Just over a year ago I landed the job of my dreams as a part-time teacher of ballroom dancing. Although I hadn’t done this sort of dancing before, to me it was a simple case of learning the steps and styles.
Easy? Not so much, but with my background in ballet and salsa I have managed to master the Foxtrot, Rumba, Waltz, Cha Cha, Swing and Tango. Granted, Foxtrot and Tango still need a little work before I can use the word “master” but, honestly? I think I’m doing pretty damn good.
Why mess about with false modesty?
But dancing is only half the job. The other half is teaching others how to do it. As it turns out I seem to be pretty good at that too, judging by the results. I take pride in the belief that I can teach anyone to dance, no matter how rhythmically-challenged they may think they are. Sometimes it just takes a little longer.
Now over the years I have been to a number of dance classes taught by a variety of dance teachers, each with their own particular style. It turns out, though, that I work for one of the best teachers I have ever known. (No, I’m not trying to suck-up to him – he does not even know this blog exists!)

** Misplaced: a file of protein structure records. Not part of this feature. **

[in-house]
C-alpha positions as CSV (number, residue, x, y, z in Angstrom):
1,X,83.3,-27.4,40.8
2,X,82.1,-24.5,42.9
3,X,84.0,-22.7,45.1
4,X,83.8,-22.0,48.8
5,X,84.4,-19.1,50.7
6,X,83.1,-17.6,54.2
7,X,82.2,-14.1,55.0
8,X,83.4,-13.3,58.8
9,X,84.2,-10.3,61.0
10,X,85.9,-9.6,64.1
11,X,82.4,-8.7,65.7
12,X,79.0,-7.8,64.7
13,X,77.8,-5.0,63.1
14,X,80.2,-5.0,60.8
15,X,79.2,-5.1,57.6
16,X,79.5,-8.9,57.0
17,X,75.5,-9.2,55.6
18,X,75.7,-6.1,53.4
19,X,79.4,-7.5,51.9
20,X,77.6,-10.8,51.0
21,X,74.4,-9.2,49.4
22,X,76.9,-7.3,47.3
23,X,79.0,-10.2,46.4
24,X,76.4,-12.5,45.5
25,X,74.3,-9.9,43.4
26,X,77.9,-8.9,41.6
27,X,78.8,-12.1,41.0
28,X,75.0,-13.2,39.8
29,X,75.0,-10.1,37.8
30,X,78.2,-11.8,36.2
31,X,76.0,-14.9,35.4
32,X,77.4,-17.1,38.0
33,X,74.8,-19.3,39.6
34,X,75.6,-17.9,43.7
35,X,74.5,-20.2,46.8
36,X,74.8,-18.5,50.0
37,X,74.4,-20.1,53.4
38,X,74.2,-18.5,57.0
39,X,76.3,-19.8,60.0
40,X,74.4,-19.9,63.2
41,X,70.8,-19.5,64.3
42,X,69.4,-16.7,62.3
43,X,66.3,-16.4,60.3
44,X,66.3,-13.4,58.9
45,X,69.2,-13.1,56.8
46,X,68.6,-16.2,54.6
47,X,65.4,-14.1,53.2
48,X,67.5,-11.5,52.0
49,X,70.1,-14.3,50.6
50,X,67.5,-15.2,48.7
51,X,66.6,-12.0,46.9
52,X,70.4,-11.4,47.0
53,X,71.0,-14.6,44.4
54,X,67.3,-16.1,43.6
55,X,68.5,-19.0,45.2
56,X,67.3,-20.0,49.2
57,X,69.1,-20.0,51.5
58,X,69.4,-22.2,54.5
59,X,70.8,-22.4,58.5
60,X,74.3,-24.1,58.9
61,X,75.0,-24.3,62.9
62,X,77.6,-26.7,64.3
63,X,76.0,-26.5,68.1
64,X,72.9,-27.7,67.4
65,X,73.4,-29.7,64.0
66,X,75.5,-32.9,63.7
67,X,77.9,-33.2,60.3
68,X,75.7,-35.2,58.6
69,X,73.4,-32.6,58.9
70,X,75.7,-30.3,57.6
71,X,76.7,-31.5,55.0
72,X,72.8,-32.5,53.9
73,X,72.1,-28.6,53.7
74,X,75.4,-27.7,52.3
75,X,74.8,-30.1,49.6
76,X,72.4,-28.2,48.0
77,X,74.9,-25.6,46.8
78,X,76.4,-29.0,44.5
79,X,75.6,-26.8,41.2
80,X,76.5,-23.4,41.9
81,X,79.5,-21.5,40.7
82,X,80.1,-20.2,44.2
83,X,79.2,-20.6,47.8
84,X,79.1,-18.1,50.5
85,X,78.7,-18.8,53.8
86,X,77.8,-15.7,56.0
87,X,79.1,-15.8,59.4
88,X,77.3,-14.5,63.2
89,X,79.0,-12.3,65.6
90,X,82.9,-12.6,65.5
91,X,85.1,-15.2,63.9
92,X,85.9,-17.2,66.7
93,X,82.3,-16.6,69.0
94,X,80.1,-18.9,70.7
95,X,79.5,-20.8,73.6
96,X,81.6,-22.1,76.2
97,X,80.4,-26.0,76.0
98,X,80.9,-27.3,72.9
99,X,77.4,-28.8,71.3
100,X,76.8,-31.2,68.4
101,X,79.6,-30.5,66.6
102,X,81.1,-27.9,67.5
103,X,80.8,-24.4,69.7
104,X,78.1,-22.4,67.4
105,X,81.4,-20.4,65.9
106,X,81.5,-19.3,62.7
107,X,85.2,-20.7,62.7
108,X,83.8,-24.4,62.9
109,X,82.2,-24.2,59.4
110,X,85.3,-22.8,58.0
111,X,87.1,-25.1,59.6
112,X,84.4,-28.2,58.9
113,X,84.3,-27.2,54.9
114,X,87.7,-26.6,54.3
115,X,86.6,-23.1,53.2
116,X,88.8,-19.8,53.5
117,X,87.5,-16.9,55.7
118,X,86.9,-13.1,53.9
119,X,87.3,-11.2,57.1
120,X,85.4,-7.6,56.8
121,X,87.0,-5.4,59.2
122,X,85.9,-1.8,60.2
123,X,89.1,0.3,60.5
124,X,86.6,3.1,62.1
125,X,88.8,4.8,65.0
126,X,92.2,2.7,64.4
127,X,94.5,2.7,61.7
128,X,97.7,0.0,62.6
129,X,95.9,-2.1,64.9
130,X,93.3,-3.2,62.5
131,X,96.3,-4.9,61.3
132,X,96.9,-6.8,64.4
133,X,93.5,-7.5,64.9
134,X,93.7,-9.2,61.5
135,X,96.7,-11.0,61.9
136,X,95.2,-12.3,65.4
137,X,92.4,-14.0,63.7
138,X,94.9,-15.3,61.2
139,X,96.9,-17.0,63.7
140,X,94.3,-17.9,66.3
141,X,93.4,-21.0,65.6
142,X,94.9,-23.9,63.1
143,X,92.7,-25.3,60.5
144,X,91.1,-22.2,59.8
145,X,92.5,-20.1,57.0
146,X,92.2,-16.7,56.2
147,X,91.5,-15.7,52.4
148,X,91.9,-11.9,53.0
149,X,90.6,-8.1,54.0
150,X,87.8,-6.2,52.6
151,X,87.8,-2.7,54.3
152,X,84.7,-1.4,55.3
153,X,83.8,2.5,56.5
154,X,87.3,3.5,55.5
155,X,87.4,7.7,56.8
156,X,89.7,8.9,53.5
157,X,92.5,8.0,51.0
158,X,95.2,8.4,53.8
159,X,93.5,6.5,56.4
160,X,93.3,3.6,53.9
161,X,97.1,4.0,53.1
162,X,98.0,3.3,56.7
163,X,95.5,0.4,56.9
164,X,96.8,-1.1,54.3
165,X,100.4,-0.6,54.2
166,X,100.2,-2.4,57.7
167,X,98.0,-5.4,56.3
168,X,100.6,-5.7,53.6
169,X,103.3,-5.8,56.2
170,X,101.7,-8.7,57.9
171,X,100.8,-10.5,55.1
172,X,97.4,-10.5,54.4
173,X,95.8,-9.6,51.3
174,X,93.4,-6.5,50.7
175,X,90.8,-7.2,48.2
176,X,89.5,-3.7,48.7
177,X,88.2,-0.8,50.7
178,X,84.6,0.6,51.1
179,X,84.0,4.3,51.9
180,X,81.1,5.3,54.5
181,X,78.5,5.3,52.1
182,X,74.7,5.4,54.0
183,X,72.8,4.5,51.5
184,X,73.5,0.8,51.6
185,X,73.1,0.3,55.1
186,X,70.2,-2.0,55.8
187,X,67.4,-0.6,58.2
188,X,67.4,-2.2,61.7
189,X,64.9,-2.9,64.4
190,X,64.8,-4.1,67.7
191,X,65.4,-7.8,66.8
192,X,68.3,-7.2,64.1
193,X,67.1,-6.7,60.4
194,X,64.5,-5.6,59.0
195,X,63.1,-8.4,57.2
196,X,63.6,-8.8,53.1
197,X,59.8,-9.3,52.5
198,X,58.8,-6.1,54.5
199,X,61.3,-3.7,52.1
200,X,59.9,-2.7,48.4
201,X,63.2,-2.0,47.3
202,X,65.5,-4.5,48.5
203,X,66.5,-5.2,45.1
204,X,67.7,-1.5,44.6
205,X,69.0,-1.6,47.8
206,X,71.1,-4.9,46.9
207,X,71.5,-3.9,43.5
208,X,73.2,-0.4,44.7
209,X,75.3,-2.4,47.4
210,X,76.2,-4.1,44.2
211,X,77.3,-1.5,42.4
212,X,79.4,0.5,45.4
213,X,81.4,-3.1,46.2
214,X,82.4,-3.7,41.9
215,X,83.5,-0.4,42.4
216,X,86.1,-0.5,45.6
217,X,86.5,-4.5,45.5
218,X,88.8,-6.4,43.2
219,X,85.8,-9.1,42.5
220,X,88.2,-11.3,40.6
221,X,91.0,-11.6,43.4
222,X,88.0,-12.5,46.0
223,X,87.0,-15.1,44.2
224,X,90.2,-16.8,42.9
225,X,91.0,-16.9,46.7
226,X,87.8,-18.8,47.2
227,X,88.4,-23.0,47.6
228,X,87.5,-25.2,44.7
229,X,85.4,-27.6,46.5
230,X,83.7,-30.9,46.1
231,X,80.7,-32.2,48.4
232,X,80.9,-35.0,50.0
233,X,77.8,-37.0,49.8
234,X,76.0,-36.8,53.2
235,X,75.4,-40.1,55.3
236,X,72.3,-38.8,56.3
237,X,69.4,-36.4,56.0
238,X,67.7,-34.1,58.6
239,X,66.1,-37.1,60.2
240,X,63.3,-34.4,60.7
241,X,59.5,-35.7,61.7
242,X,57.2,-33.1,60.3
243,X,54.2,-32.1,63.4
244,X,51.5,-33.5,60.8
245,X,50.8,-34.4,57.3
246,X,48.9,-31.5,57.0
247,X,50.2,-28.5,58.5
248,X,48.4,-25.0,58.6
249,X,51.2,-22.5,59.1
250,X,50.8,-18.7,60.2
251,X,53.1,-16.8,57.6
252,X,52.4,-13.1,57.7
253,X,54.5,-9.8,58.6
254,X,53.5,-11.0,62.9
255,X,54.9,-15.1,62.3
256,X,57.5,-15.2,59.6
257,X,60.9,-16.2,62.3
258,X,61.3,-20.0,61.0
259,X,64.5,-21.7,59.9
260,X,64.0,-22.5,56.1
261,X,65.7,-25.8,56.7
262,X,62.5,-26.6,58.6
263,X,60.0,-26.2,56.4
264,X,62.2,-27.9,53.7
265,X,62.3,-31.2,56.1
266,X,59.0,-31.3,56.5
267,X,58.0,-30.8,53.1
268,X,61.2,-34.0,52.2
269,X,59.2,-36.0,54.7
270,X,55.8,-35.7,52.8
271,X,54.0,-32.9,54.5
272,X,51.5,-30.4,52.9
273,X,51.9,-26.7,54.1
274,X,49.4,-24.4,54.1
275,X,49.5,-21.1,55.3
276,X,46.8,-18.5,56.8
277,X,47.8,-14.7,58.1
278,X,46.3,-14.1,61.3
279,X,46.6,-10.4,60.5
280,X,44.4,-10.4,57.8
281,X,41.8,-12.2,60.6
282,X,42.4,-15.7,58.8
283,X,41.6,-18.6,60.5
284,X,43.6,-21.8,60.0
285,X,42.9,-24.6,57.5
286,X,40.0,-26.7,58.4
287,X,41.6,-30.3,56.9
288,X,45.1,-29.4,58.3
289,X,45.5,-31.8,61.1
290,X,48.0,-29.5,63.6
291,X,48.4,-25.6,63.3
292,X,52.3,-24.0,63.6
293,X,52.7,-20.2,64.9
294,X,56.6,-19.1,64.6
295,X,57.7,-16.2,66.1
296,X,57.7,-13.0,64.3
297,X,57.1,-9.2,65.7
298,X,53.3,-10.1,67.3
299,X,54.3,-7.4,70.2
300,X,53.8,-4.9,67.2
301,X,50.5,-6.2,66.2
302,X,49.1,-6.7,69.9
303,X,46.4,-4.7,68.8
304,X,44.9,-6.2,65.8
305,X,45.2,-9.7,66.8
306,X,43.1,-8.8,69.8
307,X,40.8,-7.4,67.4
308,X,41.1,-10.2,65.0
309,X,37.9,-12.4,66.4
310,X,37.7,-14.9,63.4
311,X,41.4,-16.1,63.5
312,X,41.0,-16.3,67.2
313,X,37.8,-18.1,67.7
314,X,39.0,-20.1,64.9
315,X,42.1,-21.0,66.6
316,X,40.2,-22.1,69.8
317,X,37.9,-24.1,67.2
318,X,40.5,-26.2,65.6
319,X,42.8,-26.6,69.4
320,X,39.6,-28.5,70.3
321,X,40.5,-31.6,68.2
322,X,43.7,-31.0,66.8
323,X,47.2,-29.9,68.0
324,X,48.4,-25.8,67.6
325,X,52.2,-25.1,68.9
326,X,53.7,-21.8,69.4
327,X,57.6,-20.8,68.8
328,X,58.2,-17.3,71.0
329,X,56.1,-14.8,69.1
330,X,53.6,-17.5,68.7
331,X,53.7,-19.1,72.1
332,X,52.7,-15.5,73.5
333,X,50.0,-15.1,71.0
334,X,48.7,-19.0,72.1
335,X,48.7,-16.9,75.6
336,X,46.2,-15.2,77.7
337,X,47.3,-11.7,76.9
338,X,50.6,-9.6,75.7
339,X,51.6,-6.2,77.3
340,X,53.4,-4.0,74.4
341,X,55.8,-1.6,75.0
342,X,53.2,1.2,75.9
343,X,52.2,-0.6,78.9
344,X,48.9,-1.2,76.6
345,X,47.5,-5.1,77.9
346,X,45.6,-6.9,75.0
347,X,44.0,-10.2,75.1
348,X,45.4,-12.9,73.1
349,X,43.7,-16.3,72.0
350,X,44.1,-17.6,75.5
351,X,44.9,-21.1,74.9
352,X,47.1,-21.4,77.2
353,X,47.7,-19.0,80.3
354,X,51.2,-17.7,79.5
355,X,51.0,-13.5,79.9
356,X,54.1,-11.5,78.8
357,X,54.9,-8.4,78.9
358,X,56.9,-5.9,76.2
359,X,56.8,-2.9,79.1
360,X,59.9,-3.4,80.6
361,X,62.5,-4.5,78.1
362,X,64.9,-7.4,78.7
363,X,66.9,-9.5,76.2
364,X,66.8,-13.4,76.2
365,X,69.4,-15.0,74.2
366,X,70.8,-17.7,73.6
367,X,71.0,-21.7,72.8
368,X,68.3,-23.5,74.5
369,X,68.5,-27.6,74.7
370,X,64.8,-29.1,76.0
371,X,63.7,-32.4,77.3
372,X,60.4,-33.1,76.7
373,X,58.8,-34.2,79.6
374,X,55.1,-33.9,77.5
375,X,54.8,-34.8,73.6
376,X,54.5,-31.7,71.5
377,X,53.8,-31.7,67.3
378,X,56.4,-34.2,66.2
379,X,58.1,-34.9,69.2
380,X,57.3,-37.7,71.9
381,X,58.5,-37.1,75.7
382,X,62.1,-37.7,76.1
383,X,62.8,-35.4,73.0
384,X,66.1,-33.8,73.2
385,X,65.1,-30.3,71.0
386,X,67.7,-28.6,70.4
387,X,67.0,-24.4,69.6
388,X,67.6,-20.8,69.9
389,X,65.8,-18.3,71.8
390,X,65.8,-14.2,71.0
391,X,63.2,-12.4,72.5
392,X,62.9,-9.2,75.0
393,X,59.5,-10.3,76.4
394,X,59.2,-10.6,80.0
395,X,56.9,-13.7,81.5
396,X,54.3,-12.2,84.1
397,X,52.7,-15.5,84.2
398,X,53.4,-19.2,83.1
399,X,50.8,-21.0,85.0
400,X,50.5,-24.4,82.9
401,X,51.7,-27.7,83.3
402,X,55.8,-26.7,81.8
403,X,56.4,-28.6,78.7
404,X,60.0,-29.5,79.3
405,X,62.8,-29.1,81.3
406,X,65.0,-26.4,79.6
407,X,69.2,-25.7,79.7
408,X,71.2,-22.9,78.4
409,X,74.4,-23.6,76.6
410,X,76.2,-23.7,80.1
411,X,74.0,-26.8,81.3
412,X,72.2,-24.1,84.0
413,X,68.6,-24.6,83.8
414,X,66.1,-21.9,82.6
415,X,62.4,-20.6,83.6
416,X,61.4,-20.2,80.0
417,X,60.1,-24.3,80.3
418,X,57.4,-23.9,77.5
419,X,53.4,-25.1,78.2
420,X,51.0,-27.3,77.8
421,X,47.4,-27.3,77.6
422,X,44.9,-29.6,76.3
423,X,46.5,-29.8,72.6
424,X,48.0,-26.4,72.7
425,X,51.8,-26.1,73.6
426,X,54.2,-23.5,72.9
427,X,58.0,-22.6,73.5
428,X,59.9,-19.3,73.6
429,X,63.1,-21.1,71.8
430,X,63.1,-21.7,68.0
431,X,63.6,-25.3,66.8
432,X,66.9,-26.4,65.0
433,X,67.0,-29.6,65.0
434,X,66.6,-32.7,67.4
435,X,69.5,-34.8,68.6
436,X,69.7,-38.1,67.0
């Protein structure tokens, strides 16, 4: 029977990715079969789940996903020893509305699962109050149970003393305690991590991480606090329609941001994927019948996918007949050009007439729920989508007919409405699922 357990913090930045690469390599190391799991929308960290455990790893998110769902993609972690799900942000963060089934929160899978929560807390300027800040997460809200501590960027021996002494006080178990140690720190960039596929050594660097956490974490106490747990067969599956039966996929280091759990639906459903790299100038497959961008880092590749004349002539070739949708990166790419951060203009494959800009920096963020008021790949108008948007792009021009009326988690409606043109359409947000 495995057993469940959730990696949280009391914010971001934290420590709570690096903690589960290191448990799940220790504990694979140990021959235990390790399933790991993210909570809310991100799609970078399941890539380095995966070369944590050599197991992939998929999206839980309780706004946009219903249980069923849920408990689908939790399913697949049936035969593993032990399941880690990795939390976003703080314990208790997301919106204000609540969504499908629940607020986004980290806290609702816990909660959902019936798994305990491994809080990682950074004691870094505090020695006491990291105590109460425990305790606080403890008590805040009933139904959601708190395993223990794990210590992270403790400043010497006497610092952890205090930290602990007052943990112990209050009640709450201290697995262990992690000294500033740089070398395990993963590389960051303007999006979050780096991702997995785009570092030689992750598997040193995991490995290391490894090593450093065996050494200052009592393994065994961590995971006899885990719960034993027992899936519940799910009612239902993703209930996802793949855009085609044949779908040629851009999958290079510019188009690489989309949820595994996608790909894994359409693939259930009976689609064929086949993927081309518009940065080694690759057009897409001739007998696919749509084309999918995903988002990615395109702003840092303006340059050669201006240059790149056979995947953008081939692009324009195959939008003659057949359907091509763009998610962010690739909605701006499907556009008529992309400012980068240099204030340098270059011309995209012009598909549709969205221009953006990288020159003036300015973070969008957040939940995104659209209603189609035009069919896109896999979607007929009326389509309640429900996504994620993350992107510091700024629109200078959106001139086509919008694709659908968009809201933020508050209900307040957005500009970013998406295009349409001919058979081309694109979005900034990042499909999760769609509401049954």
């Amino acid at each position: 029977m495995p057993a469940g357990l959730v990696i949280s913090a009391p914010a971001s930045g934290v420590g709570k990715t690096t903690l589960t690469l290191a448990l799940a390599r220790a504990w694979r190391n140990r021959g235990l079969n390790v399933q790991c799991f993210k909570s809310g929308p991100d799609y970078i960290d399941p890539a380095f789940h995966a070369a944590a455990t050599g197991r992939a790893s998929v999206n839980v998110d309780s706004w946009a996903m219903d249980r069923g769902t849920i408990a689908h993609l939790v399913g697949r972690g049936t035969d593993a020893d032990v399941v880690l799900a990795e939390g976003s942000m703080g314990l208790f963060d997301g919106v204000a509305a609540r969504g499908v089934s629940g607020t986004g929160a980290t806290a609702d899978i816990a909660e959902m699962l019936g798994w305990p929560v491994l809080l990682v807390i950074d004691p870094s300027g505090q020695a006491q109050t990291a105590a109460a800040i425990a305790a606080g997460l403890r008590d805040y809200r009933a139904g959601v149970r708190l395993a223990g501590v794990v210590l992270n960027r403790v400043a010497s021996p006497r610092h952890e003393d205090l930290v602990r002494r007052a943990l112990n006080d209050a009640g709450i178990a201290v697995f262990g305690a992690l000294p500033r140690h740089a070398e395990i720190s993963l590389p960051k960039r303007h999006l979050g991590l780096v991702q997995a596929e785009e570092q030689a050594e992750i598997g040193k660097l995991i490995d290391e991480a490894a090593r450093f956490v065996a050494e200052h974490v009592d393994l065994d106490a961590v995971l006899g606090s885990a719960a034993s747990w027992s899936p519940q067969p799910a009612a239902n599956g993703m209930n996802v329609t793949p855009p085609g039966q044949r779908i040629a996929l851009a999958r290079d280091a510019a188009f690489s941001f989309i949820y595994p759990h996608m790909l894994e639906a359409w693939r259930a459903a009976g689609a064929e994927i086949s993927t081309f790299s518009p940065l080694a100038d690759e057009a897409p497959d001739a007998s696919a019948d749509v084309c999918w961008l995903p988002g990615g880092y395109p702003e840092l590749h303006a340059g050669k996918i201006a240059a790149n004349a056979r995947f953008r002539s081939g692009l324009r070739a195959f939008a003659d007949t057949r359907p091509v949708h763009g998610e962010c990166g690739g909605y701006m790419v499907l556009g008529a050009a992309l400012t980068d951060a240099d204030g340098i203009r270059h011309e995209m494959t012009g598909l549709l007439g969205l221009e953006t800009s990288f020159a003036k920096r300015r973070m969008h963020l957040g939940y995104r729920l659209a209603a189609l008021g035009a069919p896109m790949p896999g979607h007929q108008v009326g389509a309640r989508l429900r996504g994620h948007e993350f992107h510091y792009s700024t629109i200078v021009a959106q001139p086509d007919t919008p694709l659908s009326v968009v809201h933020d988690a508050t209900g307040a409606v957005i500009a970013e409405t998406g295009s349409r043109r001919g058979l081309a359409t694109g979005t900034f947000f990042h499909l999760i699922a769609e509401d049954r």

You see, my boss has mastered the art of making it easy to learn to dance. And so I made it my goal to model my teaching style on him.
And so I began to observe.
And the first thing I realised is that I talk too much.
I know. It came as a shock to me, too.
My role-model is brutally economical with words. He uses the fewest possible to get his point across. Me? I ramble, going on and on with long explanations that are probably entirely unnecessary. So I have tried to cut back on the verbal diarrhoea.
It is harder than you might think.
However, in a flash of insight I think I unearthed the answer a couple of days ago.
The trick is to be present in the moment.
Instead of my mind racing ahead to what I’m going to do next, and keeping an eye on the clock so I fit the lesson into the hour properly, and keeping an ear on the music, and, and, and… I need to stop. Breathe. Focus on the moment and take my time to finish one thought before rushing into the next. It is something I tell my students all the time. “Slow down. Breathe. Finish one movement before you start on the next.”
Now all I need to do is learn how to listen to myself.
It brings to mind a quote I used to have pinned up at my desk:
Do not dwell in the past, do not dream of the future, concentrate the mind on the present moment.
I think he might have been onto something there.